"Surround yourself with good people; surround yourself with positivity and people who are going to challenge you to make you better."
With 40 to 80 hour work weeks, countless business trips, responsibilities with kids, maintaining a marriage, and staying fit, many mid-to-senior level managers are overwhelmed as is, and the mere thought of taking on extra responsibilities can seem like a burden in itself.
Although going back to school can seem like a hassle, once students start the Executive Master of Leadership (EML) program, they find immense value. By working on themselves, investing in others, and integrating new perspectives, they become invaluable assets to their organization.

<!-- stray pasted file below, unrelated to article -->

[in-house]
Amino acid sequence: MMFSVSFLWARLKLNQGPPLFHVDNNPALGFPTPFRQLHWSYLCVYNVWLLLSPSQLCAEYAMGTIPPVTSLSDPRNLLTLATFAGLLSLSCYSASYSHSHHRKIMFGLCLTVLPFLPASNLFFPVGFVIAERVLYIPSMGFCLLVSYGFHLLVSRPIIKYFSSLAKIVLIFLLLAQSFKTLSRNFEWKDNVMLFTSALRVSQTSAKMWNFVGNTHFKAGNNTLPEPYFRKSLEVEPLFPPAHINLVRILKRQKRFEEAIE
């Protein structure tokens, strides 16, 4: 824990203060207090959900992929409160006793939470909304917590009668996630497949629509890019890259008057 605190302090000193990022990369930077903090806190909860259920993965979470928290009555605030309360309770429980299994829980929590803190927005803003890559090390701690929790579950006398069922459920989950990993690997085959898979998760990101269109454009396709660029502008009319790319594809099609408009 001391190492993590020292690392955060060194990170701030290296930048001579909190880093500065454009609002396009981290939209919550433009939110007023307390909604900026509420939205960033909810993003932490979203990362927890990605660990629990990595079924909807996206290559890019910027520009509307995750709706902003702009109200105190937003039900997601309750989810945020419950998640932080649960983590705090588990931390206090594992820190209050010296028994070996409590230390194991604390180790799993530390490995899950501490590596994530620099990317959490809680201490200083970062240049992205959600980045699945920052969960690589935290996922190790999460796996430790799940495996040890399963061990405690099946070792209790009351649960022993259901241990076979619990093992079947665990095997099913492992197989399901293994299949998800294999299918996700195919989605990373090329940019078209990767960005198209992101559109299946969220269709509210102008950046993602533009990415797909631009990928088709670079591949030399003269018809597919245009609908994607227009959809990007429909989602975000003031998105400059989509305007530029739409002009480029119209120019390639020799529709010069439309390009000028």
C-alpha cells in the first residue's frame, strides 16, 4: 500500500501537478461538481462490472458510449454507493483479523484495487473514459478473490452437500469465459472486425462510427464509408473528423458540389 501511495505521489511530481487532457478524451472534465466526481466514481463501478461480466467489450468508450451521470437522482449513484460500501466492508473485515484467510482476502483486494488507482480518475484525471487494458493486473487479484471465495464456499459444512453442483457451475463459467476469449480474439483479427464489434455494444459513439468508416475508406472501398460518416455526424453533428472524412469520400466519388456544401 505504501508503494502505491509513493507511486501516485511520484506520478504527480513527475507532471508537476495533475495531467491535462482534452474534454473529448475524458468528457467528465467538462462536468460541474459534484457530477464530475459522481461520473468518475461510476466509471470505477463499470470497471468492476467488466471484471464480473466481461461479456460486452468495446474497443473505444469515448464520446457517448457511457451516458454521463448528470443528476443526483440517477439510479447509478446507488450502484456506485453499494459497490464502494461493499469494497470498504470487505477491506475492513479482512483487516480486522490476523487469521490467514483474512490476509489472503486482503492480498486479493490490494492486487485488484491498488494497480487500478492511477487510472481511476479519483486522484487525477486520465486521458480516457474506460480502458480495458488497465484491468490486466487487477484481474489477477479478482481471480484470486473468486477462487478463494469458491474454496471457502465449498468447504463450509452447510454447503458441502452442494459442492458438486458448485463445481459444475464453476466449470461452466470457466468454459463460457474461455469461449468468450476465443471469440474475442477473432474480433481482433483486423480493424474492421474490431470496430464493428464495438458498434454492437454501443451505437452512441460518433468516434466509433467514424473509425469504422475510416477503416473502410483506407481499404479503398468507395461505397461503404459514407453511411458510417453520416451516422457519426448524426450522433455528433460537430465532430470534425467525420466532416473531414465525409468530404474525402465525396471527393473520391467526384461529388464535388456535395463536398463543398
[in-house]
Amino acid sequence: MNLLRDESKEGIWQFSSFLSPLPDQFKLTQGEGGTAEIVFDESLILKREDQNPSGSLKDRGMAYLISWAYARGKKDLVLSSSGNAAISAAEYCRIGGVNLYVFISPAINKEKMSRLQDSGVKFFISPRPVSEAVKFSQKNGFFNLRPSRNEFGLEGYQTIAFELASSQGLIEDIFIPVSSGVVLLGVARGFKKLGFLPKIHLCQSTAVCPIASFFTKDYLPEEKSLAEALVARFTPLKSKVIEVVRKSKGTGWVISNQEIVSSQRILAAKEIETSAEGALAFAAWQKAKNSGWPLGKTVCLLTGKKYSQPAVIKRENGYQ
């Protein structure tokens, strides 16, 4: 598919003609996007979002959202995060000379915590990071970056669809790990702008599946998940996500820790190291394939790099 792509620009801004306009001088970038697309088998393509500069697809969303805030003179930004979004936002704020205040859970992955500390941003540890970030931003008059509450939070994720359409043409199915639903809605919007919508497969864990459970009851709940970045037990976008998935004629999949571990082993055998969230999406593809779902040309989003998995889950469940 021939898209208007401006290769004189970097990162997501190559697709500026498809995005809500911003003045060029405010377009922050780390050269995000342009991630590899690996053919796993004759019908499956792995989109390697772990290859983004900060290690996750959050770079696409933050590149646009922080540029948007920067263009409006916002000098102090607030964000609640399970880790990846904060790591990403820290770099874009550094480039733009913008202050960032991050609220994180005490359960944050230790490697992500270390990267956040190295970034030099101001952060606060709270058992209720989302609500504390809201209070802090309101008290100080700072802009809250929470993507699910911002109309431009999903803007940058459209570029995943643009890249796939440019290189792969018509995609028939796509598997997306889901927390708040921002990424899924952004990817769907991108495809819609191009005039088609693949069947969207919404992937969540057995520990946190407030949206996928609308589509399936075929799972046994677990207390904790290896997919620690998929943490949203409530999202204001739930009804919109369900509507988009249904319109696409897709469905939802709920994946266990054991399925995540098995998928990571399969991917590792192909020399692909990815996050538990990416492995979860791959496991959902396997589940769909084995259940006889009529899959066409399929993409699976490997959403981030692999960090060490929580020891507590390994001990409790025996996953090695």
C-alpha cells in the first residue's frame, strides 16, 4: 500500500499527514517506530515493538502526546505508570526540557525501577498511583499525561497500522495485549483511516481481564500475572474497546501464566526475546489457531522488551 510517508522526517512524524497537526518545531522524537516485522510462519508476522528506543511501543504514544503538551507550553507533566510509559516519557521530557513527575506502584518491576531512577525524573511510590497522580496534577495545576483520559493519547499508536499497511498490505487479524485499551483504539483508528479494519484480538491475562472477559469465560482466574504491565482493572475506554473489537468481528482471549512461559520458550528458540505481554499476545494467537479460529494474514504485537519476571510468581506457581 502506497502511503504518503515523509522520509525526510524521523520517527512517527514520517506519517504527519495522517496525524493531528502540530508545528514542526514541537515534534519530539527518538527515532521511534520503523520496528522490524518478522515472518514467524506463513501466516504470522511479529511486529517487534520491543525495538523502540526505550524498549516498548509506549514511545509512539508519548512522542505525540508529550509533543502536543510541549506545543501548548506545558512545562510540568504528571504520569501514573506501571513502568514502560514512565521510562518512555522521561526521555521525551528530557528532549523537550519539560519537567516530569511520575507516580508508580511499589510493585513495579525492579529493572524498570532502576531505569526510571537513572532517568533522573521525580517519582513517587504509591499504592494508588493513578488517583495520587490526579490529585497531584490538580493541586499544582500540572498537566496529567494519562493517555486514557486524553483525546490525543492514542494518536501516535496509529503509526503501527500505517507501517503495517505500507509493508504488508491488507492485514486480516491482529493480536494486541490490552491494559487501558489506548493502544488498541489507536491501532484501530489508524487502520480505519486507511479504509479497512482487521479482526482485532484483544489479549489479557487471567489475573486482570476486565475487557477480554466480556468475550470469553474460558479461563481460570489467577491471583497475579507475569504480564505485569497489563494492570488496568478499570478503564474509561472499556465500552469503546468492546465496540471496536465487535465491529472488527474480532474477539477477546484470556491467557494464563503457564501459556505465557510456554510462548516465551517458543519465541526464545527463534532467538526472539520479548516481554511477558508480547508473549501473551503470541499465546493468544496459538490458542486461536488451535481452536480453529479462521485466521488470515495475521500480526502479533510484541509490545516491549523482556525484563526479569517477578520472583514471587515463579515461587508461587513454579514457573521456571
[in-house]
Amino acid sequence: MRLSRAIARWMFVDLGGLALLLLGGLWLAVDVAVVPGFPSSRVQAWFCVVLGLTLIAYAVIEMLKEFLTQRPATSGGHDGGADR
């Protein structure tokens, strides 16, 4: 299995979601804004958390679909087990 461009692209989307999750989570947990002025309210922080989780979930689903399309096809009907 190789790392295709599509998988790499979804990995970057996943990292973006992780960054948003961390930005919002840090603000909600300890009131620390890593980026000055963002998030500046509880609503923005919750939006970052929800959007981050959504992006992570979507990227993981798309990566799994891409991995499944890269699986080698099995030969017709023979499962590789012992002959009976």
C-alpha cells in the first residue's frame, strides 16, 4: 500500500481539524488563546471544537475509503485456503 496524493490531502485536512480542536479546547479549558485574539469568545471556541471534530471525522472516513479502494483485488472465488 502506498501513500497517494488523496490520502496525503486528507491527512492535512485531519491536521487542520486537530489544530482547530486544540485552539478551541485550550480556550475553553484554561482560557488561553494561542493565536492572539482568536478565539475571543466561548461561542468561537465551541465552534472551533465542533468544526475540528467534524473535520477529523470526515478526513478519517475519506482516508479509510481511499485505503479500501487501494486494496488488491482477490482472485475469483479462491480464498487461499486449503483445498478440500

Throughout history humans have always paid homage to our leaders, from hieroglyphs giving reverence to ancient Egyptian pharaohs to holidays honoring US presidents. This is for good reason; without leaders we’d be lost when adapting to change, creating innovations, and effectively settling disputes. As the tides of culture and technology rapidly shift in the 21st century, leadership skills are now more sought after than ever.
My name is Stone James, and currently I am a Director of Economic Development for the City of Cathedral City. I am also a doctoral student with USC's Doctor of Policy, Planning and Development class, and I've had the honor of being part of EML Cohort 12. This is my experience.